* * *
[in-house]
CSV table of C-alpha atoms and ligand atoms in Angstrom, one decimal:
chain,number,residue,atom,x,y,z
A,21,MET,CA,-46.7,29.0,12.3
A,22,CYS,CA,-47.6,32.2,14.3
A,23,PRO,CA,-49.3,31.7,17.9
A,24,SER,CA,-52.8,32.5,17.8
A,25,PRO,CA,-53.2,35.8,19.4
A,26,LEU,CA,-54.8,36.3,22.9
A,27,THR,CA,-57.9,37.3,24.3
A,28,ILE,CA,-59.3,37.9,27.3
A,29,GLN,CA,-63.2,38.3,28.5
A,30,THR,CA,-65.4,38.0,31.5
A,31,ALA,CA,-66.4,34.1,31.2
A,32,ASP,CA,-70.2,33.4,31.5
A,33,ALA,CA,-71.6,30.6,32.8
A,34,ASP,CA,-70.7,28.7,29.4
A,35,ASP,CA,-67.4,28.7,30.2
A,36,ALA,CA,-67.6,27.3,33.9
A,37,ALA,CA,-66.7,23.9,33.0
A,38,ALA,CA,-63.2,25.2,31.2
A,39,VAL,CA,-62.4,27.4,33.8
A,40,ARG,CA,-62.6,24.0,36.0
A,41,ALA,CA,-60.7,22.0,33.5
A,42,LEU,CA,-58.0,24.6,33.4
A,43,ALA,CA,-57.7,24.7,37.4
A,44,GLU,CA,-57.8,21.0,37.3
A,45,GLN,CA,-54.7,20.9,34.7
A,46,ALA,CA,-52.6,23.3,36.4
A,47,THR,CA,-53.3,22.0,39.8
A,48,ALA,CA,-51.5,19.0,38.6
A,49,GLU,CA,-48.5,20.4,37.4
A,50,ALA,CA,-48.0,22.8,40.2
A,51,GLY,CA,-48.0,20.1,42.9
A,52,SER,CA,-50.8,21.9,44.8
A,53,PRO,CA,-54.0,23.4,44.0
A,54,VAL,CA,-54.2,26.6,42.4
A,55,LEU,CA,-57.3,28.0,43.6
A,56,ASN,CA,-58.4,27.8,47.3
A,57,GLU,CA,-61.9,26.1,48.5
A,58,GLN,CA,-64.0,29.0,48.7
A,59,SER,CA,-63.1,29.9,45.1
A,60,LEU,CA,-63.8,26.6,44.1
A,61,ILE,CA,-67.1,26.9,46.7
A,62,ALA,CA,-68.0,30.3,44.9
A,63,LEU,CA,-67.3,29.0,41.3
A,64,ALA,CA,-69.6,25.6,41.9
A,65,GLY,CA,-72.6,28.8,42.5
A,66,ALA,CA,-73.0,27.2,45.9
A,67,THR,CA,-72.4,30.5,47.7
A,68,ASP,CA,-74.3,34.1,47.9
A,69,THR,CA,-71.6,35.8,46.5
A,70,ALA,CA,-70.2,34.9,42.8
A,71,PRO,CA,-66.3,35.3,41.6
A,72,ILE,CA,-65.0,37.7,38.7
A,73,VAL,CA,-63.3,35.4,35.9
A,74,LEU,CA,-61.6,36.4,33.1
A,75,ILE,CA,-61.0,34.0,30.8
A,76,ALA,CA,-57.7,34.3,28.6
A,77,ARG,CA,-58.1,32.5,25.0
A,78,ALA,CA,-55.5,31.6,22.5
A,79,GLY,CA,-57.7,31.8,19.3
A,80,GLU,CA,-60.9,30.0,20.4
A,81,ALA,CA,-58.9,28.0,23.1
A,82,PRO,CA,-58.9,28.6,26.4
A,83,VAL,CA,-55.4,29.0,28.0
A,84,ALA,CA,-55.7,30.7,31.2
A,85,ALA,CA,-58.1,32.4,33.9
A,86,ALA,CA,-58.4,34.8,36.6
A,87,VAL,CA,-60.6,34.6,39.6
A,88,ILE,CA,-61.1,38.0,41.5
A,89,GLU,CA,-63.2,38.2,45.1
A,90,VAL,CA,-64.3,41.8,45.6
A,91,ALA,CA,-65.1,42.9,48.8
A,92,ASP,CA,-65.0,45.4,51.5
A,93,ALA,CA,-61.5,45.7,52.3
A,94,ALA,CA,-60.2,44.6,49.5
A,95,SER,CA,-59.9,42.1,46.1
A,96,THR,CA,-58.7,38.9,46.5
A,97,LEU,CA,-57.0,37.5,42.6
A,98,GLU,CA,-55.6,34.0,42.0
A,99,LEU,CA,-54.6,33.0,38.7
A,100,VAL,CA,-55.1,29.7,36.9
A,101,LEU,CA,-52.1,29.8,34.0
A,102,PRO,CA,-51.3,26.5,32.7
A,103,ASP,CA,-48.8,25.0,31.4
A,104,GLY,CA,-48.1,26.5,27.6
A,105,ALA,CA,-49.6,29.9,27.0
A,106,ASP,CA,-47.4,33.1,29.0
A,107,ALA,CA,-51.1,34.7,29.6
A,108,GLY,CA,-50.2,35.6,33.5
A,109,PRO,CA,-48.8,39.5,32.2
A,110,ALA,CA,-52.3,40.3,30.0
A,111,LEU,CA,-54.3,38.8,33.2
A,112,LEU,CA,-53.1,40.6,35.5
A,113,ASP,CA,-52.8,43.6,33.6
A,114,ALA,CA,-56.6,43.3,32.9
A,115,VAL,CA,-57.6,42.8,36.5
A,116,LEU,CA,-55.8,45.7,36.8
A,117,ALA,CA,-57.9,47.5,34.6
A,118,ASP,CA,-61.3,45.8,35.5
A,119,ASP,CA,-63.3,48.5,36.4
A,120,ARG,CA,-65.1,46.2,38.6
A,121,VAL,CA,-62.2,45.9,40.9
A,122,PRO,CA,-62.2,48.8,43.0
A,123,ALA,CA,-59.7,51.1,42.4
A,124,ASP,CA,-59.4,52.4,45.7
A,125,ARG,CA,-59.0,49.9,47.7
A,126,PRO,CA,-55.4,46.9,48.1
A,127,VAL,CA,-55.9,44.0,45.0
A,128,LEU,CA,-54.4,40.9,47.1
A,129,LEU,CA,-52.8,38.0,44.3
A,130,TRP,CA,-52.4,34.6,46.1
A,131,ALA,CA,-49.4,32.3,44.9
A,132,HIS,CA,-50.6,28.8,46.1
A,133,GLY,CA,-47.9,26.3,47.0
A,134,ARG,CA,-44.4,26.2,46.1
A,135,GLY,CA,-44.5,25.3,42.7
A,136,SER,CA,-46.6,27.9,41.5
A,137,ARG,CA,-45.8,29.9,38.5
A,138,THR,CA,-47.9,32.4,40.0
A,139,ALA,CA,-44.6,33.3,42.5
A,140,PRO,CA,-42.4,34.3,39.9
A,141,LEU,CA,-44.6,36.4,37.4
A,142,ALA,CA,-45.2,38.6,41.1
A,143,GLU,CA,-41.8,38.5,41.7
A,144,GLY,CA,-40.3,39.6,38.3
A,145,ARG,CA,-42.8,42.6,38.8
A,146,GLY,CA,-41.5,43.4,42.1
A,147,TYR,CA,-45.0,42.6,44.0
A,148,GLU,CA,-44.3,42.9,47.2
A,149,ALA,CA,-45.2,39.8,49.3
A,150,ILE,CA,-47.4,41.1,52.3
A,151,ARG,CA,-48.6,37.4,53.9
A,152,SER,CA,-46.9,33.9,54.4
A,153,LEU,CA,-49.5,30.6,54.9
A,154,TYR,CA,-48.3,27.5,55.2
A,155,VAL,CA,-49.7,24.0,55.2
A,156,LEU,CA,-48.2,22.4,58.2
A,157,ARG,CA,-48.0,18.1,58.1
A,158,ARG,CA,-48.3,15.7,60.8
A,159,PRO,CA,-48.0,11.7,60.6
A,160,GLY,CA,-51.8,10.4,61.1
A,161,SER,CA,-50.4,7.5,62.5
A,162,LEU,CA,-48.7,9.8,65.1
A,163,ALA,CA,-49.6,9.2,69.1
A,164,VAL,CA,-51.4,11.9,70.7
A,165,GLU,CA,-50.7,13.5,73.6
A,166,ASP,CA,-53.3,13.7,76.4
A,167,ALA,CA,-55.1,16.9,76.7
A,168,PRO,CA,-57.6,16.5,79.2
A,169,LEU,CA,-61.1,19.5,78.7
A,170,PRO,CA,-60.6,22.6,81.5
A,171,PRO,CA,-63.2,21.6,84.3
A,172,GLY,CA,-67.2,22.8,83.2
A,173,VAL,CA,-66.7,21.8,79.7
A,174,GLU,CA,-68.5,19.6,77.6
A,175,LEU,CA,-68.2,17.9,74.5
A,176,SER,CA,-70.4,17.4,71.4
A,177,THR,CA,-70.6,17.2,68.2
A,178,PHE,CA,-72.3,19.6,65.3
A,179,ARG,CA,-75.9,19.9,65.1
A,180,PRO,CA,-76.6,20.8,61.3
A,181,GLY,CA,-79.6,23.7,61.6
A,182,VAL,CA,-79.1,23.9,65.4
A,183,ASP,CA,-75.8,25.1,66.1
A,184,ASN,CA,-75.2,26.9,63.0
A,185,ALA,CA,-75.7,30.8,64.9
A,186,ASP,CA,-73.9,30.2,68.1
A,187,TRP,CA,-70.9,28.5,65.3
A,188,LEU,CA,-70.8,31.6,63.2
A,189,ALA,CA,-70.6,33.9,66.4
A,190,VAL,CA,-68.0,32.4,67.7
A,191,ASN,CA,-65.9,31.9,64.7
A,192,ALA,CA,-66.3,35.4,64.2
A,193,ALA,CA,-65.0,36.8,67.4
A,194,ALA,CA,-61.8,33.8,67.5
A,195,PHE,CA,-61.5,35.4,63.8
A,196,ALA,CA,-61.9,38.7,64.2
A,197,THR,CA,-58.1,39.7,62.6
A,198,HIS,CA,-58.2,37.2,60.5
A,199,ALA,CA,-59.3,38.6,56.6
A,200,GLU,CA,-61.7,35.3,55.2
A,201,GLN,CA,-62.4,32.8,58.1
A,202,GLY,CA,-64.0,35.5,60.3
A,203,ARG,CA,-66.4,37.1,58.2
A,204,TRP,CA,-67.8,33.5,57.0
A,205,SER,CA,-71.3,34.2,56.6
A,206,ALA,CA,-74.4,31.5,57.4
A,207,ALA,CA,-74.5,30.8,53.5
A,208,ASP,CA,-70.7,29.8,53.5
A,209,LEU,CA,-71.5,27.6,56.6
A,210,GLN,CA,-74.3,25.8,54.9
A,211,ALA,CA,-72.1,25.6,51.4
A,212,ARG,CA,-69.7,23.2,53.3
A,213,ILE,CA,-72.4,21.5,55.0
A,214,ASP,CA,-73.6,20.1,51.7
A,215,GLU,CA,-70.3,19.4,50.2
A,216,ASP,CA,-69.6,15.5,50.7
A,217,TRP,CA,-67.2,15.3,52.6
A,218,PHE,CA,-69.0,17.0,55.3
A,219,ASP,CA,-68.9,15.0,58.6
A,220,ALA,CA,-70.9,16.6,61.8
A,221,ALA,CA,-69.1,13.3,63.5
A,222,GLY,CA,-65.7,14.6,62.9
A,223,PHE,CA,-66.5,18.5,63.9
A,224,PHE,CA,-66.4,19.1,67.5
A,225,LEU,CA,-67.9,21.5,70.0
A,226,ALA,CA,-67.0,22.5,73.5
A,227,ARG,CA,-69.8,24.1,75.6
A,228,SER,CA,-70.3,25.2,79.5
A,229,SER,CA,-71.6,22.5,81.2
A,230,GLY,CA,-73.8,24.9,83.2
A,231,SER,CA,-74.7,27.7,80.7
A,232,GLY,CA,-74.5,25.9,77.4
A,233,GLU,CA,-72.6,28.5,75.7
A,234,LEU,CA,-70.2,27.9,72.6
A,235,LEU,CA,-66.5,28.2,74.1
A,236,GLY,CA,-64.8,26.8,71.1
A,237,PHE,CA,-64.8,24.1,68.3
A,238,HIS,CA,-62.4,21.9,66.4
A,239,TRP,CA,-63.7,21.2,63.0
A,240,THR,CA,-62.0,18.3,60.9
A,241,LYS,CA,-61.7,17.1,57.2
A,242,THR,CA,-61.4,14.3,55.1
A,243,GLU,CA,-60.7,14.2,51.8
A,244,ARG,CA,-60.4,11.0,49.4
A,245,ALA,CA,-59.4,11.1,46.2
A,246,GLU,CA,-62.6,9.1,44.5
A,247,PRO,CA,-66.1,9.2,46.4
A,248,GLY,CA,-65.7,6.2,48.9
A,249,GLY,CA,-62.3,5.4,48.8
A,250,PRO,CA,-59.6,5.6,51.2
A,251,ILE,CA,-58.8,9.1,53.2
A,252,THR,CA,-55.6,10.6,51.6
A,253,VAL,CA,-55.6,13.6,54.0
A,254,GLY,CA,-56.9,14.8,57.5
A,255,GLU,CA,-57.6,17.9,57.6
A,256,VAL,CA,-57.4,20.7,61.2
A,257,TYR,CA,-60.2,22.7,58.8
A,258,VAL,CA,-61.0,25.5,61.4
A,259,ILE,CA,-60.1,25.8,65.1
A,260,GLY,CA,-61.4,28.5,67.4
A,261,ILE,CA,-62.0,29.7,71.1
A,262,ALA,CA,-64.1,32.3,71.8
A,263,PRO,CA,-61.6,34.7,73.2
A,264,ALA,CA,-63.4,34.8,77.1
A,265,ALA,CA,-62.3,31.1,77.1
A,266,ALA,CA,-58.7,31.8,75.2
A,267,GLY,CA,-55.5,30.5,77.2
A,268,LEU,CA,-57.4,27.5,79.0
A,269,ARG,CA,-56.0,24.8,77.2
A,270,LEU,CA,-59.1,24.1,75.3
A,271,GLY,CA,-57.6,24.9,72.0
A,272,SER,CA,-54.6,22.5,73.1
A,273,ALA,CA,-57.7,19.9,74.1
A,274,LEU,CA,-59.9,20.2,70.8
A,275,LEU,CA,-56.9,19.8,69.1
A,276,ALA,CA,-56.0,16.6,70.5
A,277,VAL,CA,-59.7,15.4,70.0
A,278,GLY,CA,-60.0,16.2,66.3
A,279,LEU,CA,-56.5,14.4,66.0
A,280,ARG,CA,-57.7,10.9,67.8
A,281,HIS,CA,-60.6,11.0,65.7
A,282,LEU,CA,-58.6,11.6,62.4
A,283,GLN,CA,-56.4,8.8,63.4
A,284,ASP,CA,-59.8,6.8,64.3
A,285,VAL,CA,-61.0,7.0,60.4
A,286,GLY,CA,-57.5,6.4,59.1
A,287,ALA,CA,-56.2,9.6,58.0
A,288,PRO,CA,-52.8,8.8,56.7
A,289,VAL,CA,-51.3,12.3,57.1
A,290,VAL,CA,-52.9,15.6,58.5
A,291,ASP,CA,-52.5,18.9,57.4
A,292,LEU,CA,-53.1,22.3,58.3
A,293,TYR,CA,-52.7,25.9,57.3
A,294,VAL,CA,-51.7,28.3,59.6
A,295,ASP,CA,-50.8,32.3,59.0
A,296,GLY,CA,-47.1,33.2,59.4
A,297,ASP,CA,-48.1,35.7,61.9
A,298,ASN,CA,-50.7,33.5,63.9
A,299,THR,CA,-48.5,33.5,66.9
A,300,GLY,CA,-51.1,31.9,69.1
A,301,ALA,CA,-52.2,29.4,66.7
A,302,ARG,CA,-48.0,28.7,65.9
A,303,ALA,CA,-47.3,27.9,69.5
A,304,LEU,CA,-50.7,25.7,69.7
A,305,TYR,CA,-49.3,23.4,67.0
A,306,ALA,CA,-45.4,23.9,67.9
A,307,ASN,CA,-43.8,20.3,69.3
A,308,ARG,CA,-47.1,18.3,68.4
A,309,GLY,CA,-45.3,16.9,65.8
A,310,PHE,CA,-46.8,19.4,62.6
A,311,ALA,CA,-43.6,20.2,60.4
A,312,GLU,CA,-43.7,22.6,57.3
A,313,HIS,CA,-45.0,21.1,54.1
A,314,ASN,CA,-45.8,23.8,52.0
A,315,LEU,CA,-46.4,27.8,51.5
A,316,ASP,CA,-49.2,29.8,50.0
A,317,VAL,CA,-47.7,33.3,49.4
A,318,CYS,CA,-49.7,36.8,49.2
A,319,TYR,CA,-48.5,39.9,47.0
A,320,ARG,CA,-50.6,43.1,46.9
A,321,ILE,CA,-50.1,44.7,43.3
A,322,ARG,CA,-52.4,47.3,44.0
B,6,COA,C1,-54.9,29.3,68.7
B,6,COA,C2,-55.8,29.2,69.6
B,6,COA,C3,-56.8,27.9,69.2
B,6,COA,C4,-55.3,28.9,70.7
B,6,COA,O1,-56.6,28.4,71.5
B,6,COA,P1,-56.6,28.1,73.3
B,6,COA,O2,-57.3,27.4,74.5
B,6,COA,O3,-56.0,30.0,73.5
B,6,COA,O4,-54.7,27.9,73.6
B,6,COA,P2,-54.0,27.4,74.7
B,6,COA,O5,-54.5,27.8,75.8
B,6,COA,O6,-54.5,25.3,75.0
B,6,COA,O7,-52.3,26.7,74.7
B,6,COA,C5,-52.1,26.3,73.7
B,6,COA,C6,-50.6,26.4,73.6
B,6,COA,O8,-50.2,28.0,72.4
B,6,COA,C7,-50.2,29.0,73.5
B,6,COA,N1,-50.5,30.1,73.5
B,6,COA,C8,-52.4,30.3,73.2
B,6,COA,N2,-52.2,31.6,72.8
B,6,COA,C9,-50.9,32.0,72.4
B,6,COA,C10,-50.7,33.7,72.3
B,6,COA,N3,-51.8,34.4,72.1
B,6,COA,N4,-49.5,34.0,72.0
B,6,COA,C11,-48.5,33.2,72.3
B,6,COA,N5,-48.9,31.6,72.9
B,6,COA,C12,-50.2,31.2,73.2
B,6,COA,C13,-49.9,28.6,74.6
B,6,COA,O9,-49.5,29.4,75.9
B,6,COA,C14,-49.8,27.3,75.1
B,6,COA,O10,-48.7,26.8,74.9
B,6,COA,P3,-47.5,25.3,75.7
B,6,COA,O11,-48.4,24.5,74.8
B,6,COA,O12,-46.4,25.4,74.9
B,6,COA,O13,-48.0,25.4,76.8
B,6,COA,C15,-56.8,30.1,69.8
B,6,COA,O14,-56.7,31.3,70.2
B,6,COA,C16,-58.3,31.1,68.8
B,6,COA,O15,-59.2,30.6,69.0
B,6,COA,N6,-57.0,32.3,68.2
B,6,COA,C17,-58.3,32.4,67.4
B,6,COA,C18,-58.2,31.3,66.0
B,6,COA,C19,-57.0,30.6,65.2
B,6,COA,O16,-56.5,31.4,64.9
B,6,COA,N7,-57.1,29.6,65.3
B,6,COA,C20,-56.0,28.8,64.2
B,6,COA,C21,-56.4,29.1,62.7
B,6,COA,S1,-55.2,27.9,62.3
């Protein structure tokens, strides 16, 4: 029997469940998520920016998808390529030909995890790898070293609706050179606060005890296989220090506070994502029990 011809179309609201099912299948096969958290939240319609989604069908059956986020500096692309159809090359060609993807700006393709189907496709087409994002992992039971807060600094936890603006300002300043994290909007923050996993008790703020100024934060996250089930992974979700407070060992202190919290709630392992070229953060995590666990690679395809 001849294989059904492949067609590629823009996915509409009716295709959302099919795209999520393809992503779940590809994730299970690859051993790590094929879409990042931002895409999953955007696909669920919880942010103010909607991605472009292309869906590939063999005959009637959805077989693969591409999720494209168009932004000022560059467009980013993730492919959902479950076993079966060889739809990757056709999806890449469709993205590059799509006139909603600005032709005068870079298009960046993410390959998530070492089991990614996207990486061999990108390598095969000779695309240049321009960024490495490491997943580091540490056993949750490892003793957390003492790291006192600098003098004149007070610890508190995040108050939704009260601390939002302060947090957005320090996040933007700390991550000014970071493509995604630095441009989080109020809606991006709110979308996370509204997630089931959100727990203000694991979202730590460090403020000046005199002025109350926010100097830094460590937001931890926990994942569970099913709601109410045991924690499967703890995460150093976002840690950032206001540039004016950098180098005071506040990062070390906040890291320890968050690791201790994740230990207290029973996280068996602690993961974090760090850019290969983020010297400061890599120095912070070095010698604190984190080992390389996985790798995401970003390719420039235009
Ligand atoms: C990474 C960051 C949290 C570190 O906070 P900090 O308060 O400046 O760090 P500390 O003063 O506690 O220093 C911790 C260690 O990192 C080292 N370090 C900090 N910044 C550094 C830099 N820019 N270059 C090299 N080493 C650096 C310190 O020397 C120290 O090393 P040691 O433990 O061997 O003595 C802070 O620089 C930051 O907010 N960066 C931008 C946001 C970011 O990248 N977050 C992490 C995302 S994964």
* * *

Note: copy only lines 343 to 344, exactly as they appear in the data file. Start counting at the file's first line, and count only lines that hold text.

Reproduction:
B,6,COA,C16,-58.3,31.1,68.8
B,6,COA,O15,-59.2,30.6,69.0